2. Estimate the collocation errors (and resulting uncertainties) when comparing single-reference measurements with satellite data using.
  3. When only a single-reference measurement is made, for example, a radiosonde measurement compared to a satellite-based one, the collocation uncertainties become nonnegligible.

The Ultimate Goal of a Validation

  • To assess whether a data set is compliant with predefined benchmarks (requirements) that quantify whether a data set is suitable for a particular purpose.
  • It is therefore essential that the metric itself is not ambiguous and allows to fully capture the data quality.

The Ultimate Goal of a Validation

Prerequisites apply for a proper definition of requirements to be used as such validation targets or benchmarks

  1. A clear specification of the spatial and temporal domains for each metric is essential.
  2. The mathematical details of the metric calculations have to be provided.
  3. It needs to be specified under which conditions a data set would be considered to fulfill the specified requirements.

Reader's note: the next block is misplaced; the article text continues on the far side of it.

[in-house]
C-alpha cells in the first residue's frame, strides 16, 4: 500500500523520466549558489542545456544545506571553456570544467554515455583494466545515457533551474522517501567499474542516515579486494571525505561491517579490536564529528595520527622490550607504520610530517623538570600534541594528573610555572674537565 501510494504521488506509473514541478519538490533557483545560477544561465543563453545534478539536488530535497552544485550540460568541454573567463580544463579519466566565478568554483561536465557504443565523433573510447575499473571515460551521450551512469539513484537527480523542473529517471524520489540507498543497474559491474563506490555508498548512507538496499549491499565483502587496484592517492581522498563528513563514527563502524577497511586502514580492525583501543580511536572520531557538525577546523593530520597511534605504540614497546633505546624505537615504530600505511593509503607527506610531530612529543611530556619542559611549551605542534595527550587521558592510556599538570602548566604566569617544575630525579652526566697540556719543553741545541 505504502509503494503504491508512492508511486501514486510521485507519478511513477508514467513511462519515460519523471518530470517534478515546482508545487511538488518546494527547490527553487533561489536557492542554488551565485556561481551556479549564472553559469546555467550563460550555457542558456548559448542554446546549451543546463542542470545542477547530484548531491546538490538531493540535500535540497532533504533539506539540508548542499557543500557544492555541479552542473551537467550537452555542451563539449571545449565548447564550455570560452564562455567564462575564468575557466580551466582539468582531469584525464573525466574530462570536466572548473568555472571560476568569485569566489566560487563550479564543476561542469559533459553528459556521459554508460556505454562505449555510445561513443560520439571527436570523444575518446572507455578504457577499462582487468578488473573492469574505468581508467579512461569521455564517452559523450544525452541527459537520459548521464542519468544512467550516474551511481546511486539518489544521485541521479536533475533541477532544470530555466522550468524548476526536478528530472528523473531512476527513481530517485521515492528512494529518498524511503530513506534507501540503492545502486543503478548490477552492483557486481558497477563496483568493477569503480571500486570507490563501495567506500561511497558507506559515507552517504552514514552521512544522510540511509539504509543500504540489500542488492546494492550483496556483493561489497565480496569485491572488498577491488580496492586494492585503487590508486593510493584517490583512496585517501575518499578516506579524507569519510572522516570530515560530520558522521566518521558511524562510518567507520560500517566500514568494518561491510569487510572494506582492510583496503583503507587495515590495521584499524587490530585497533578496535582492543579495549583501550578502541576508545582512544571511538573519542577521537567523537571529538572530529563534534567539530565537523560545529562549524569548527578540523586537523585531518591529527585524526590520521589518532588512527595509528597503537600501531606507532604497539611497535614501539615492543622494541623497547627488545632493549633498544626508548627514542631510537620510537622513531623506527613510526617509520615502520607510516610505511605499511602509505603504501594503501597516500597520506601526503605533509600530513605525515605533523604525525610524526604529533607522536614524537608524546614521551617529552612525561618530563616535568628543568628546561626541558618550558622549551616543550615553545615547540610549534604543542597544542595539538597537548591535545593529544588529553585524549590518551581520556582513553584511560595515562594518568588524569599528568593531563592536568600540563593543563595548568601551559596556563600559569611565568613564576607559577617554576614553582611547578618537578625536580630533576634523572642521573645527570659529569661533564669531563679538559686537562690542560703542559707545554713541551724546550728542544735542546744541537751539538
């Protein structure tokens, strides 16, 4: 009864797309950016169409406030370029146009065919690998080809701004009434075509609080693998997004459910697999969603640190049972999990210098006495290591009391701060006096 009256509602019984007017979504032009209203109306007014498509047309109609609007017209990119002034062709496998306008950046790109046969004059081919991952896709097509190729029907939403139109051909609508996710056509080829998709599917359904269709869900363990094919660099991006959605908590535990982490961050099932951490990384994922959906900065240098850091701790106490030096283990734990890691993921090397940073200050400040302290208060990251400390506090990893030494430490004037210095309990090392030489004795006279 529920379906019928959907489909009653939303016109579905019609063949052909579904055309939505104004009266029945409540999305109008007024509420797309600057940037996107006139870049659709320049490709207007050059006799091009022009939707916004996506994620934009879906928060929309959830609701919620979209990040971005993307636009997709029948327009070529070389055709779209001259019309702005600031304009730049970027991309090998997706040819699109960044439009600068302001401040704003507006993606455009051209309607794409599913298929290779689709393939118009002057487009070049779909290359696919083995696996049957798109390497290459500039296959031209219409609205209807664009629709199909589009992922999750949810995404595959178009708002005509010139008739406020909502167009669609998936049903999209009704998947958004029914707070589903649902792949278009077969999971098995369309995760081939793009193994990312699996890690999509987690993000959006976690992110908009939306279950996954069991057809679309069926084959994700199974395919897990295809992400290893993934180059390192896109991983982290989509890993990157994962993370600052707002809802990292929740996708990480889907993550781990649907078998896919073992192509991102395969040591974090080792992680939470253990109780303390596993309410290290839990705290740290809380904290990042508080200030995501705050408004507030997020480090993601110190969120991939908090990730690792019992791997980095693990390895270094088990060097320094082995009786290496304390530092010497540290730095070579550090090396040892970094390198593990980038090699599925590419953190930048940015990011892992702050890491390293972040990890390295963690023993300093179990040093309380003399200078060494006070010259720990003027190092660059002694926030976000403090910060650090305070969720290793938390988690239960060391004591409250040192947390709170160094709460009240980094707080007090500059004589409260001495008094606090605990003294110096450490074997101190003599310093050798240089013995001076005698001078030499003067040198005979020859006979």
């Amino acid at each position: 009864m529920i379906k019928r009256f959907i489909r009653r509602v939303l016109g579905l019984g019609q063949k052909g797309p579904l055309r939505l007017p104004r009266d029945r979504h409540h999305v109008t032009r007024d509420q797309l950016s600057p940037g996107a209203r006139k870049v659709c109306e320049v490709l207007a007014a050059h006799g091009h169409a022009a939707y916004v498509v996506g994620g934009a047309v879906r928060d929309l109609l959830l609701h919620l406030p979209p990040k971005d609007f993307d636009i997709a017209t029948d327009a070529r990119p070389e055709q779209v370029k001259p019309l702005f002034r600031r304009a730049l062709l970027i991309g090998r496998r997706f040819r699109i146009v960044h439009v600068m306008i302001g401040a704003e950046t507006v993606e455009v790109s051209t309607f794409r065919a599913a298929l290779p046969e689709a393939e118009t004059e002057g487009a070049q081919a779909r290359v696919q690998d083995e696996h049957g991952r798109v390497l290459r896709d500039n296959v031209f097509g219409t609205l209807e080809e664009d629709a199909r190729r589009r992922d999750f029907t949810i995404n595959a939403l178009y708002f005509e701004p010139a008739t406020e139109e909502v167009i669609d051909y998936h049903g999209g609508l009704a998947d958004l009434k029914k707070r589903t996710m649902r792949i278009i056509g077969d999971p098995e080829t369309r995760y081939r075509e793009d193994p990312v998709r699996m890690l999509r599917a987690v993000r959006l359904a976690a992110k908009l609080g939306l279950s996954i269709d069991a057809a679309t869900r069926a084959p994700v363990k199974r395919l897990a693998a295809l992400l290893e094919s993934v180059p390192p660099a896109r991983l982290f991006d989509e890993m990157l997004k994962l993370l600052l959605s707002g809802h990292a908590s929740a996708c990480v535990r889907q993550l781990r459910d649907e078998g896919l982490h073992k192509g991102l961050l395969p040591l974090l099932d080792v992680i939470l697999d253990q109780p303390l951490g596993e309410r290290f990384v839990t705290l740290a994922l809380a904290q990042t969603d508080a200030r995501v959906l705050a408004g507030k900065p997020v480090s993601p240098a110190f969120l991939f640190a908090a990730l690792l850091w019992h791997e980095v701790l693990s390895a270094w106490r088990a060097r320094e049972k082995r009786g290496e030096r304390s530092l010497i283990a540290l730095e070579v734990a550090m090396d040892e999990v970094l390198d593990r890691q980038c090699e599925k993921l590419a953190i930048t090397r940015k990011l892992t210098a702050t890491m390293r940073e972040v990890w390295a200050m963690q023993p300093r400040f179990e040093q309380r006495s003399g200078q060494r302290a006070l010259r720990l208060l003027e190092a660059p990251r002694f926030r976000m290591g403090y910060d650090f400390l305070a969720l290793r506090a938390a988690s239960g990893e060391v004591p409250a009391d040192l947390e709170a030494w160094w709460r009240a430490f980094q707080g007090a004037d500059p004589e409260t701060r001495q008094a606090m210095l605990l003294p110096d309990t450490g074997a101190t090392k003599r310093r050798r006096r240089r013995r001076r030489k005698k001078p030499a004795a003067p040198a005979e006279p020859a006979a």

4. Clear separation between systematic and random error components is required.

Recommendations for Validation Frameworks

  • Refine user requirements.
    • Current definitions of user requirements are very often based on scalar metrics.
    • The motivation for these scalar metrics needs to be much more traceable.
  • Beyondscalar metrics
    • Advanced validation methods should gain widespread use.
    • These require a thorough understanding of the error characteristics of both the satellite and the reference data.
  • Collection of reference data.
    • Traceable approaches for the collection of reference data for EO validation are needed.
    • The standards developed by the Committee on Earth Observation Satellites working group on calibration and validation define good standards already, but they are not necessarily available for all Essential Climate Variables

Recommendations for Validation Frameworks 2

  • Traceable data production.
    • Traceable data production chains are required that allow to trace back the method used for the production including full traceability of the satellite and ancillary data used, including their uncertainties.
  • Sustained fiducial references.
    • The sustained availability of fiducial reference data is not ensured for any of the communitiesworking withEOdata.
    • Validation with fiducial references covering the spectrum of the natural variability of a geophysical variable is considered essential for all validation approaches.
  • Validation tools.
    • Traceable and open source-based tools for the validation of EO data currently do not exist.

Thank you for attention.

All references can be found at:

Slide show ends